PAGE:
Mutual funds had a number of reasons to celebrate in March 2021 in terms of flows, but we will come to that later. The total Average AUM of mutual funds as on 31 March stood at Rs32.17 trillion. The MF AUM was predominated by open-ended Income Funds at 43.15% and open-ended equity funds at 30.54%. In addition, hybrid funds (including arbitrage funds) accounted for 10.95% of the total AUM while passive and solution oriented funds accounted for another 10.76%. The residual 4.60% were close-ended funds, largely in the debt segment. That is where the Indian mutual fund segment stands as of the end of FY21.
The overall AUM as on 31 March 2021 grew 41.2% yoy from Rs22.26 trillion to Rs31.43 trillion. The equity fund contribution has come predominantly from capital appreciation as the indices gained nearly 70% during FY21.
The NFO trend has also been quite tepid in the past few months. If you look at Mar-21, the Rs4,539cr of NFO inflows can be largely attributed to close-ended debt fund flows and flows into international Fund of Funds (FOFs), which have been the flavour of the season.
Debt funds see deep redemptions on March effect
Debt fund flows have been erratic as they work in liquidity cycles. The month of Jan-21 saw outflows of Rs33,409cr while Feb-21 was more neutral with net inflows of Rs1,735cr into debt funds. However, March 2021 saw net outflows of Rs52,528cr from debt funds on the back of liquidity adjustments by corporate and institutional customers to meet year-end advance tax and GST shortfalls. That was expected.
Let us talk about debt fund inflows first. Overnight funds saw net inflows of Rs5,027cr while floater funds saw inflows of Rs3,229cr. Among other major categories of debt funds that saw inflows were Corporate Bond Funds Rs2,554cr and Dynamic Bond Funds Rs1,825cr. The preference for floater funds was on the back of expectations that interest rates would spike in tandem with rising bond yields.
Most categories of debt funds saw heavy outflows; predominantly in funds at the shorter end of the yield curve. For example, Liquid funds saw outflows of Rs19,384cr, low-duration funds Rs15,487cr, short-duration funds Rs9,025cr, money market funds Rs7,038cr and ultra-short duration funds Rs6,731cr. Outflows at the short end were for liquidity adjustments for tax payments. The exception was Banking and PSU funds that saw outflows of Rs6,508cr. In this case, outflows were on the back of apprehensions that the new AT-1 bond regulations proposed by SEBI would lead to huge write-offs that drove institutional investors in these funds to exit as a safety measure.
After 8 months of outflows, equity funds saw inflows in Mar-21
Equity funds had presented a strange paradox. Between Jul-20 and Feb-21, total net outflows from equity funds were Rs46,790cr but, during the same period, SIPs infused Rs62,480cr into mutual funds. SIPs represent flows into equity funds and ELSS. While SIPs were robust, lumpsum outflows were much bigger. That situation changed in March as equity funds saw net inflows of Rs.9,115 crore after 8 consecutive months of net outflows.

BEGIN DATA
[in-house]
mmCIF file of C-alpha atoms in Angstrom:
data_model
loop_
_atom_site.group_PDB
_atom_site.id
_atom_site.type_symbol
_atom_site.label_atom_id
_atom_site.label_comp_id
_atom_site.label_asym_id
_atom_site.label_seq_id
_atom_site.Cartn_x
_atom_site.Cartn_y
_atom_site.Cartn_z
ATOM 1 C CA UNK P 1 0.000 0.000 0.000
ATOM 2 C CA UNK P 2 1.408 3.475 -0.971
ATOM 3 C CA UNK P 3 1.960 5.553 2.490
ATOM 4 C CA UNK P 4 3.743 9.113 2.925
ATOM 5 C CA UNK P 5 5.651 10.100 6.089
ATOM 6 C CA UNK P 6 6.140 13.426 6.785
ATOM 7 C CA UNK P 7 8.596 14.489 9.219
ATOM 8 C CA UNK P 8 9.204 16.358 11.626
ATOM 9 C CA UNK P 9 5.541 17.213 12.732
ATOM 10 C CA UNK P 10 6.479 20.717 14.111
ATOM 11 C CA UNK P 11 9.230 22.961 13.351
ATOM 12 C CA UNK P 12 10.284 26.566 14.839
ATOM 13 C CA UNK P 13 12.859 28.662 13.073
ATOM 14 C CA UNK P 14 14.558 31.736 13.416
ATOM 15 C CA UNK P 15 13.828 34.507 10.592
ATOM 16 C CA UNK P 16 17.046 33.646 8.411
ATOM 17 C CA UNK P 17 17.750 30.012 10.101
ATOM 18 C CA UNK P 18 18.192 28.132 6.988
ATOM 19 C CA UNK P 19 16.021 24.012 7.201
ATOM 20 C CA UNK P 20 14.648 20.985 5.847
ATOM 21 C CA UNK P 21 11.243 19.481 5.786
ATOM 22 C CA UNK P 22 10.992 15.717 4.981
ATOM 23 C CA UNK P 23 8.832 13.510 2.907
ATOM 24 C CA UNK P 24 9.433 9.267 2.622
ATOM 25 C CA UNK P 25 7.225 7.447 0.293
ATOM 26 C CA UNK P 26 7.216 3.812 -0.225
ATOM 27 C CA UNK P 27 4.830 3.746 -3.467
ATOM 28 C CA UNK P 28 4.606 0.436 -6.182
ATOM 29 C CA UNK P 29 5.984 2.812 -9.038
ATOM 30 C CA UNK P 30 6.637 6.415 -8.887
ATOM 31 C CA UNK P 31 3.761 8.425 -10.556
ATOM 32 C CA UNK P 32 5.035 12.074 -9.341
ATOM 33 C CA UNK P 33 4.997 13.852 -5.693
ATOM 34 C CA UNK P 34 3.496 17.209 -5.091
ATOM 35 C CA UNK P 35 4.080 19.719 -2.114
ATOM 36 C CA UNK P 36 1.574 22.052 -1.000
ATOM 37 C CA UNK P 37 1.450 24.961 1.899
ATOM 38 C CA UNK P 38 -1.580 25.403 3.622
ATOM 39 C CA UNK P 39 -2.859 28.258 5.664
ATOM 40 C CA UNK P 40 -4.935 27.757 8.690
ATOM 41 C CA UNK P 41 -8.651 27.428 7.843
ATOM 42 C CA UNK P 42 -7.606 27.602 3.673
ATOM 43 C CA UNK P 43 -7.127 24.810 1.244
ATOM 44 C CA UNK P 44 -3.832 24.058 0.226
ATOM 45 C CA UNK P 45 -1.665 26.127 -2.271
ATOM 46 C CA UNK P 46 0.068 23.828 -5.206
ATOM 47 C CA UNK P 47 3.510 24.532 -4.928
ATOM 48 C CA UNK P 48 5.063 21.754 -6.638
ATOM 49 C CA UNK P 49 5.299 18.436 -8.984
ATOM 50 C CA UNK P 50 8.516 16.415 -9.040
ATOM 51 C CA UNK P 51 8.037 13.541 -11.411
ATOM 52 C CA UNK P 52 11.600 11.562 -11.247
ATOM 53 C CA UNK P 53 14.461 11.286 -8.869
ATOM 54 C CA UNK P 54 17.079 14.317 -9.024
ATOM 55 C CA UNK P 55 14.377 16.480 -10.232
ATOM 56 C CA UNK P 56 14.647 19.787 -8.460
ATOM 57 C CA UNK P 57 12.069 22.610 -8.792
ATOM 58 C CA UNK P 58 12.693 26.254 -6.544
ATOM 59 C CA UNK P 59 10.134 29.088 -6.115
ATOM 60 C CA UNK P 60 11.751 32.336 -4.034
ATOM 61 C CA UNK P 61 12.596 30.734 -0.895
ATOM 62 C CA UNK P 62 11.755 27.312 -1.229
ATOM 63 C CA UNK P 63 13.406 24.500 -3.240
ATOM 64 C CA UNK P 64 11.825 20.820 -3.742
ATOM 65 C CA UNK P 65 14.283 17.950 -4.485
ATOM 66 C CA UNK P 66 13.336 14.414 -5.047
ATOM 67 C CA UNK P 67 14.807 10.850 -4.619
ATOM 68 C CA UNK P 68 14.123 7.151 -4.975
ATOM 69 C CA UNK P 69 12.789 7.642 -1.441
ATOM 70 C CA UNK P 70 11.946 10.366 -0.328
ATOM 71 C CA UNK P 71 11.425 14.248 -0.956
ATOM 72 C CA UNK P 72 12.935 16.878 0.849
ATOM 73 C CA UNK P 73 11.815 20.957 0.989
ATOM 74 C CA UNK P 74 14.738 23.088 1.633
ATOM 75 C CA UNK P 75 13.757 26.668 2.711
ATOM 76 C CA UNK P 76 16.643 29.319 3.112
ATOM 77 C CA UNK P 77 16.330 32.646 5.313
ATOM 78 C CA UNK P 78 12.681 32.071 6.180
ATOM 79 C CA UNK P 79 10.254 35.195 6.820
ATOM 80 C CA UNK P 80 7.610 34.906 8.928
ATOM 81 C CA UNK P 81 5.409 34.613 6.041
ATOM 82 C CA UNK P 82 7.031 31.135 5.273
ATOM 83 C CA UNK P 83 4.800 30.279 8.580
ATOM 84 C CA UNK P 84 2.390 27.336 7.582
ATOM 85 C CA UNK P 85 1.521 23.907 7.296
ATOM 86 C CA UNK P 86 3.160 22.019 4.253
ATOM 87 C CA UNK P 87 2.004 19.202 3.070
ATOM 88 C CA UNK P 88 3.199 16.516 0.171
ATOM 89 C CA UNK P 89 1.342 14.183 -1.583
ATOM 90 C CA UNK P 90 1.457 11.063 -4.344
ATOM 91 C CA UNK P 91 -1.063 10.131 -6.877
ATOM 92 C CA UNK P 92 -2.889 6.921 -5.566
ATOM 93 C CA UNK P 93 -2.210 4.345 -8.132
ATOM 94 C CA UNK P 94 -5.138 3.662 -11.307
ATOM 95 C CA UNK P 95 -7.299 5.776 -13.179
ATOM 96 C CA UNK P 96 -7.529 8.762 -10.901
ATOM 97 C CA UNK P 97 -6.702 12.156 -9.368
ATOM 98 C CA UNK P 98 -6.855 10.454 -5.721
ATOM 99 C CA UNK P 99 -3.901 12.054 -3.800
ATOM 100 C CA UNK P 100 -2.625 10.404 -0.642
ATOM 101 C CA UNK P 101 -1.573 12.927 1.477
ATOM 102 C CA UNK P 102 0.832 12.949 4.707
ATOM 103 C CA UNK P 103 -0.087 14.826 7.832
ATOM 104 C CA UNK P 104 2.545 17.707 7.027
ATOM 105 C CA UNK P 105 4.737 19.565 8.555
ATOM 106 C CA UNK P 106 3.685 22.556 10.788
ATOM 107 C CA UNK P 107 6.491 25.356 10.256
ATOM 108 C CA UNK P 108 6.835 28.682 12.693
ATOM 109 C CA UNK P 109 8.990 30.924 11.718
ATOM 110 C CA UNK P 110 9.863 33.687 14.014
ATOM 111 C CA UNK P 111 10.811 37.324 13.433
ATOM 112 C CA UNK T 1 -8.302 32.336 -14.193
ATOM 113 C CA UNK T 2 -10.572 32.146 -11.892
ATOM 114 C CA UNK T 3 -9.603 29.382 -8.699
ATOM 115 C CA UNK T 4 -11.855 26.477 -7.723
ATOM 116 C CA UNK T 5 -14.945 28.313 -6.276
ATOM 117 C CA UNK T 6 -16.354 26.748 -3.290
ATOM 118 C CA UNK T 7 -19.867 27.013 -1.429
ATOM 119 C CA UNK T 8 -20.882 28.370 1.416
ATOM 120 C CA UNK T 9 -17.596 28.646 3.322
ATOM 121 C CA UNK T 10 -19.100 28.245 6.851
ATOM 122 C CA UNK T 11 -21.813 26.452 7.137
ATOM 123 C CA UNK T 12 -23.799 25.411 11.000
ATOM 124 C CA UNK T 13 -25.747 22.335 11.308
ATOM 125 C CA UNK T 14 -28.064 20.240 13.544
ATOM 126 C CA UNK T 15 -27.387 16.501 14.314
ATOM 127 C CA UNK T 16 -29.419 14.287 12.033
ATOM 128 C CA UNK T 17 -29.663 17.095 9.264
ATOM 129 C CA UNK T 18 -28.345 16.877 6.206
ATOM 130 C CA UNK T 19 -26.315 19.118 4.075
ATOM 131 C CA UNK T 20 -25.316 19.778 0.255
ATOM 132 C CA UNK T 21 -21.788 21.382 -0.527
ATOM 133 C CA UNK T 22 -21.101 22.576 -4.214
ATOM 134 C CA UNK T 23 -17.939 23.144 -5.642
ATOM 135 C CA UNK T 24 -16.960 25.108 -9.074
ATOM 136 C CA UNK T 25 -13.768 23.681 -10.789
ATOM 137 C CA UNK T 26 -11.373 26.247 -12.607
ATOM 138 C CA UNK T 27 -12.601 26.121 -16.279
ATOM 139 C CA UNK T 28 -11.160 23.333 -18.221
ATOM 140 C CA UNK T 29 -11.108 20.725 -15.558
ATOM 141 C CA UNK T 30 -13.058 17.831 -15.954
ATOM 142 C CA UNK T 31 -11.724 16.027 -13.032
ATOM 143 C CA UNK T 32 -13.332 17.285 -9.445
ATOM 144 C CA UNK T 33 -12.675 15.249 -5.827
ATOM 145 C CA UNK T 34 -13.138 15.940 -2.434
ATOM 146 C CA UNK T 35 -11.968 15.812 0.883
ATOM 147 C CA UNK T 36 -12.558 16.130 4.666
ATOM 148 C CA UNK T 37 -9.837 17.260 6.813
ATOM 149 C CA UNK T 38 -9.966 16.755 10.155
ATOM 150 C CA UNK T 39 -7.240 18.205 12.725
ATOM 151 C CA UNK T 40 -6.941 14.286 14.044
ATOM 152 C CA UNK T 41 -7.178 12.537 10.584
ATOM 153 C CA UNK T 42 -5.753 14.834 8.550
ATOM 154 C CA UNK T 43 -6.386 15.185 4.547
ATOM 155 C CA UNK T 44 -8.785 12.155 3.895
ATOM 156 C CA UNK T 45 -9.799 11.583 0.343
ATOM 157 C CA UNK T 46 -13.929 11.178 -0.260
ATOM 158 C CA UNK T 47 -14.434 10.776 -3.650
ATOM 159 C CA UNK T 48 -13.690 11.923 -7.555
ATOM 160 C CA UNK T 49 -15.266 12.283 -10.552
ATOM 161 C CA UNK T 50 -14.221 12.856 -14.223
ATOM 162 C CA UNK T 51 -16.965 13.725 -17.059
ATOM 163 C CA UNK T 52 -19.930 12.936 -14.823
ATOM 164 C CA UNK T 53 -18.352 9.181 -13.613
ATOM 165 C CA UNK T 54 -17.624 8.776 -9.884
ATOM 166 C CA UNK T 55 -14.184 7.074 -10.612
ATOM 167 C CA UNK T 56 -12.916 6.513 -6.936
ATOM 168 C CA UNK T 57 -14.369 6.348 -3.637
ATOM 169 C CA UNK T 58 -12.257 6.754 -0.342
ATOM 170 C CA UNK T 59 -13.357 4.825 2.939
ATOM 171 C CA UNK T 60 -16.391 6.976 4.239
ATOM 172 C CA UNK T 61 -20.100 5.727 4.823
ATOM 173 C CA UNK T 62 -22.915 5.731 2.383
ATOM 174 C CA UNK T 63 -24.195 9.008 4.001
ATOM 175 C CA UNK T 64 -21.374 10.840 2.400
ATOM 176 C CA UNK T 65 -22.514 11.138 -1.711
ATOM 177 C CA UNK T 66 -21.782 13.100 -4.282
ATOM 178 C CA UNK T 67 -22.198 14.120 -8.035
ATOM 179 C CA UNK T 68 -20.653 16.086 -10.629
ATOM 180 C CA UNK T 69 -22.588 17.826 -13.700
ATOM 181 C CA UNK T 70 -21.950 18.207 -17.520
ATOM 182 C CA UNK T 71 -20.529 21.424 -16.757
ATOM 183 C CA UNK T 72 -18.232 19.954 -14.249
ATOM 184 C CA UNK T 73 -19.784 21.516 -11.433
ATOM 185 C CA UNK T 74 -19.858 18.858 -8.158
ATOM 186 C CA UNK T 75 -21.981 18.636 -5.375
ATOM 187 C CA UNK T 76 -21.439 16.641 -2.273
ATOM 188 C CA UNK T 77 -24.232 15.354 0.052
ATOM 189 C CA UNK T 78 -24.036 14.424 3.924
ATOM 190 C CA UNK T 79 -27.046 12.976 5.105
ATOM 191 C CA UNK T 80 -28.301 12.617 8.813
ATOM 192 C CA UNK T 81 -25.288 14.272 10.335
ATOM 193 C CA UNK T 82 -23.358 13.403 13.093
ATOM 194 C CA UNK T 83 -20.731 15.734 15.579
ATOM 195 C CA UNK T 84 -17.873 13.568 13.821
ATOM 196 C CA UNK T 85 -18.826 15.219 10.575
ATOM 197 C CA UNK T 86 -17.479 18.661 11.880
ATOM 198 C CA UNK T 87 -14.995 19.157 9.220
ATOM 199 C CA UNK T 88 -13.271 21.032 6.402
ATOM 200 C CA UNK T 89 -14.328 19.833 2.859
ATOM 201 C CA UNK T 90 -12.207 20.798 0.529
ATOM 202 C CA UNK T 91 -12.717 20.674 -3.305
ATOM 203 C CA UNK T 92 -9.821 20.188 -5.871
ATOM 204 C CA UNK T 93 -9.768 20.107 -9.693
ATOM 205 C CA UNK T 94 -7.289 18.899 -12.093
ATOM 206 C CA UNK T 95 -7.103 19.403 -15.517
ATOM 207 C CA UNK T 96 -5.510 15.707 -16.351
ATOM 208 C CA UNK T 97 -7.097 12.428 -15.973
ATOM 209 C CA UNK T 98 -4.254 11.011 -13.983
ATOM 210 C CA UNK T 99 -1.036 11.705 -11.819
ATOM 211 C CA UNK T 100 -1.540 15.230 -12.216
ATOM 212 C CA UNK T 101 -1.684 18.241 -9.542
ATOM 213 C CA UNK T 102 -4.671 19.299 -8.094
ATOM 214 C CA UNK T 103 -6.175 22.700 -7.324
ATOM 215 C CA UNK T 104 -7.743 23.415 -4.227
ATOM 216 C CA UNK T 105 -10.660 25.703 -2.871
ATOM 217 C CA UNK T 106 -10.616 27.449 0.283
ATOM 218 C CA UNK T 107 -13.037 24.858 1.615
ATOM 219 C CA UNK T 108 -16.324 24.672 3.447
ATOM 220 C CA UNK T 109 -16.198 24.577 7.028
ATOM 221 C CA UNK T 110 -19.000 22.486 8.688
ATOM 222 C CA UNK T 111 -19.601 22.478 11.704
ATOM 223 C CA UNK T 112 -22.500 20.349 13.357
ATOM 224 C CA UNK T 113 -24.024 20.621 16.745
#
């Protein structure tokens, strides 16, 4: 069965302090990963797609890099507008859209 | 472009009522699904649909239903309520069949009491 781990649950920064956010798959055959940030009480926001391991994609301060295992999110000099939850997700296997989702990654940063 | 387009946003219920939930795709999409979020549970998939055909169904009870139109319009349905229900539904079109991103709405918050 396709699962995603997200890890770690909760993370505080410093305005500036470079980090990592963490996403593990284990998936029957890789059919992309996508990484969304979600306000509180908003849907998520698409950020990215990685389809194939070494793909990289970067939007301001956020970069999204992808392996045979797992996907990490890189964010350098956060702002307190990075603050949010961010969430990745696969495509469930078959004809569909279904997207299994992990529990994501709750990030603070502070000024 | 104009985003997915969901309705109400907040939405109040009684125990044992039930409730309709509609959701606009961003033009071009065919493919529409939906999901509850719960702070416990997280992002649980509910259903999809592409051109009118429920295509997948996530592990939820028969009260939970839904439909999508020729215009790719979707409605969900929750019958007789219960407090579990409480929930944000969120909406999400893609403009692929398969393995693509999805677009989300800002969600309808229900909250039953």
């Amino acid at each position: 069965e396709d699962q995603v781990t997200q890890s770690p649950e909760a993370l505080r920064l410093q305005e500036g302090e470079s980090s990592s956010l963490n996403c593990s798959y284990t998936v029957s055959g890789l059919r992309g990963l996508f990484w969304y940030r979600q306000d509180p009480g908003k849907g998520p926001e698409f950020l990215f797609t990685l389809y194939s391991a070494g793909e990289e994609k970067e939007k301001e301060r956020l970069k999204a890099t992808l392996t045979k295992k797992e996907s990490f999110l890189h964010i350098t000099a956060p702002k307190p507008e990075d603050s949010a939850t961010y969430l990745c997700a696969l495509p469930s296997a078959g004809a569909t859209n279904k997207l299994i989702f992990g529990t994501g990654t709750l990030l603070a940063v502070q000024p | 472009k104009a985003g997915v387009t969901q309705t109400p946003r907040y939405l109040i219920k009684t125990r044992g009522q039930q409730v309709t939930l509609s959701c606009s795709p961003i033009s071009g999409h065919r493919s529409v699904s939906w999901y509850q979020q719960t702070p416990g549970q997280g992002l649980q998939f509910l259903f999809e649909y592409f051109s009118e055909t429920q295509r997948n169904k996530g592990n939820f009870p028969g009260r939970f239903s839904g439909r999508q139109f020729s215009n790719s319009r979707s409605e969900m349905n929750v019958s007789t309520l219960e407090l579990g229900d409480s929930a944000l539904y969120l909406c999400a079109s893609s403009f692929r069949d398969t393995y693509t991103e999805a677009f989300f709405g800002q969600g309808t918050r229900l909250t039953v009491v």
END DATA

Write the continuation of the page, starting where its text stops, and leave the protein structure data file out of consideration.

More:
Multi-cap funds and contra funds were the only categories to register negative flows and that was also less than Rs400cr in aggregate. Most categories of equity funds saw sharp inflows in Mar-21 including sectoral funds Rs2,009cr, ELSS Funds Rs1,552cr, mid-cap funds Rs1,502cr, flexi-cap funds Rs1,386cr and focused funds Rs1,027cr. Even large cap funds saw steady inflows after a long gap.
Till the previous month, equity fund investors were seen taking profits off mutual funds as they saw limited scope for alpha at elevated levels of the Nifty. This had induced a number of younger and more adventurous investors to seriously consider direct equities. That was reflected in the spurt in demat accounts and trading accounts last fiscal. Mar-21 appears to have belied that story, but it may be too early to say if this shift will sustain.
Arbitrage funds and passive ETFs see strong inflows
There was a pleasant surprise with hybrid fund seeing net inflows of Rs6,210cr and passive ETFs seeing inflows of a healthy Rs8,197cr. Within hybrid funds, dynamic funds saw inflows of Rs2,711cr while arbitrage funds had another bumper month with Rs3,088cr inflows. Arbitrage funds are being viewed as an alternative to low yields on liquid funds.
In the passive pack, index funds and ETFs saw inflows of Rs2,126cr while bond ETFs saw inflows of Rs3,088cr. Among the other categories, gold funds saw muted inflows of Rs662cr while international FOFs were once again robust with inflows of Rs1,776cr.
SIPs register record inflows of Rs9182cr in Mar-21
SIP inflows at Rs9,182cr was an all-time record flow in a single month. SIPs already account for nearly 38% of the total equity fund AUM and that is a good signal for long term robustness of equity funds. But, March may have finally given mutual funds dual reasons to celebrate with positive equity fund flows and record SIP infusion!